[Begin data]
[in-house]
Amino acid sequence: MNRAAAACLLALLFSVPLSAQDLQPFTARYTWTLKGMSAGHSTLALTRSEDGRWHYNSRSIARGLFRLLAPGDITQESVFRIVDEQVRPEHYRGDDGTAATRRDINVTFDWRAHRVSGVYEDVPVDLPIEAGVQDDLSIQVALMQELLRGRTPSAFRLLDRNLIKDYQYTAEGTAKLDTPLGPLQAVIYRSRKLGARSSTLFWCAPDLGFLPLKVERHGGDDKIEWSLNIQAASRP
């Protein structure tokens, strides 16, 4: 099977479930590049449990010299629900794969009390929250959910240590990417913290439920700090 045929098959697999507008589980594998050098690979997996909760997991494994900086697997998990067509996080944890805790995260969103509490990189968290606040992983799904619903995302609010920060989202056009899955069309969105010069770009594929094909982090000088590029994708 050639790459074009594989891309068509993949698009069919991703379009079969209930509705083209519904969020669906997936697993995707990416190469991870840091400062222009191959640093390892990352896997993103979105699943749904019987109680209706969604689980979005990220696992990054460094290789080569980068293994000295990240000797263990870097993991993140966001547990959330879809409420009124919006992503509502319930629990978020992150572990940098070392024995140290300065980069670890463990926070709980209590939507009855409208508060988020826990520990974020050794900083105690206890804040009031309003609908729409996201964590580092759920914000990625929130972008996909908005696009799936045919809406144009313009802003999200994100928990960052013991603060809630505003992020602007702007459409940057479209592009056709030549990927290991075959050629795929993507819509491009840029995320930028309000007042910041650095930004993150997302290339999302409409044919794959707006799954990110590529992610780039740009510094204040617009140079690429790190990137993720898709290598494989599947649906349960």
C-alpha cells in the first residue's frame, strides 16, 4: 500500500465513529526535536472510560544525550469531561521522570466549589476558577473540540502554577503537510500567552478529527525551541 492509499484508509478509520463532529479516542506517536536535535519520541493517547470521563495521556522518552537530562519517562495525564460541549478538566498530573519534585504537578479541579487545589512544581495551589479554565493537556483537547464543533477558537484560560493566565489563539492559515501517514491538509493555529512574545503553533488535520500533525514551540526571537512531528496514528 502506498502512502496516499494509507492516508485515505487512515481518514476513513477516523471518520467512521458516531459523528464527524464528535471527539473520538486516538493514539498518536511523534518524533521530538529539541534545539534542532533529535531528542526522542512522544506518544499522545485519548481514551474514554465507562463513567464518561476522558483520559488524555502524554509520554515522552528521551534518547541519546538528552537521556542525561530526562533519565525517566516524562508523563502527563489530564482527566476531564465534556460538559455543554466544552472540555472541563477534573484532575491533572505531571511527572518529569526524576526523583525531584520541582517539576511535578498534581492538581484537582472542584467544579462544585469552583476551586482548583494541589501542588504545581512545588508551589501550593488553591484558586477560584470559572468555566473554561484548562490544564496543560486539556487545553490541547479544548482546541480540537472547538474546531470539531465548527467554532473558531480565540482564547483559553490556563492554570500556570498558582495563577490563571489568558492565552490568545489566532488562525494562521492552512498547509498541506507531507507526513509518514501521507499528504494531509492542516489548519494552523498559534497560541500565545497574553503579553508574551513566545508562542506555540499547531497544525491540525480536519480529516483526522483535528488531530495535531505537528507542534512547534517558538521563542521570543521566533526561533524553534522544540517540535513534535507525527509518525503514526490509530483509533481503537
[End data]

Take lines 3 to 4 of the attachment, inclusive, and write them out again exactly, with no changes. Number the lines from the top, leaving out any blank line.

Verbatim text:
């Protein structure tokens, strides 16, 4: 099977479930590049449990010299629900794969009390929250959910240590990417913290439920700090 045929098959697999507008589980594998050098690979997996909760997991494994900086697997998990067509996080944890805790995260969103509490990189968290606040992983799904619903995302609010920060989202056009899955069309969105010069770009594929094909982090000088590029994708 050639790459074009594989891309068509993949698009069919991703379009079969209930509705083209519904969020669906997936697993995707990416190469991870840091400062222009191959640093390892990352896997993103979105699943749904019987109680209706969604689980979005990220696992990054460094290789080569980068293994000295990240000797263990870097993991993140966001547990959330879809409420009124919006992503509502319930629990978020992150572990940098070392024995140290300065980069670890463990926070709980209590939507009855409208508060988020826990520990974020050794900083105690206890804040009031309003609908729409996201964590580092759920914000990625929130972008996909908005696009799936045919809406144009313009802003999200994100928990960052013991603060809630505003992020602007702007459409940057479209592009056709030549990927290991075959050629795929993507819509491009840029995320930028309000007042910041650095930004993150997302290339999302409409044919794959707006799954990110590529992610780039740009510094204040617009140079690429790190990137993720898709290598494989599947649906349960």
C-alpha cells in the first residue's frame, strides 16, 4: 500500500465513529526535536472510560544525550469531561521522570466549589476558577473540540502554577503537510500567552478529527525551541 492509499484508509478509520463532529479516542506517536536535535519520541493517547470521563495521556522518552537530562519517562495525564460541549478538566498530573519534585504537578479541579487545589512544581495551589479554565493537556483537547464543533477558537484560560493566565489563539492559515501517514491538509493555529512574545503553533488535520500533525514551540526571537512531528496514528 502506498502512502496516499494509507492516508485515505487512515481518514476513513477516523471518520467512521458516531459523528464527524464528535471527539473520538486516538493514539498518536511523534518524533521530538529539541534545539534542532533529535531528542526522542512522544506518544499522545485519548481514551474514554465507562463513567464518561476522558483520559488524555502524554509520554515522552528521551534518547541519546538528552537521556542525561530526562533519565525517566516524562508523563502527563489530564482527566476531564465534556460538559455543554466544552472540555472541563477534573484532575491533572505531571511527572518529569526524576526523583525531584520541582517539576511535578498534581492538581484537582472542584467544579462544585469552583476551586482548583494541589501542588504545581512545588508551589501550593488553591484558586477560584470559572468555566473554561484548562490544564496543560486539556487545553490541547479544548482546541480540537472547538474546531470539531465548527467554532473558531480565540482564547483559553490556563492554570500556570498558582495563577490563571489568558492565552490568545489566532488562525494562521492552512498547509498541506507531507507526513509518514501521507499528504494531509492542516489548519494552523498559534497560541500565545497574553503579553508574551513566545508562542506555540499547531497544525491540525480536519480529516483526522483535528488531530495535531505537528507542534512547534517558538521563542521570543521566533526561533524553534522544540517540535513534535507525527509518525503514526490509530483509533481503537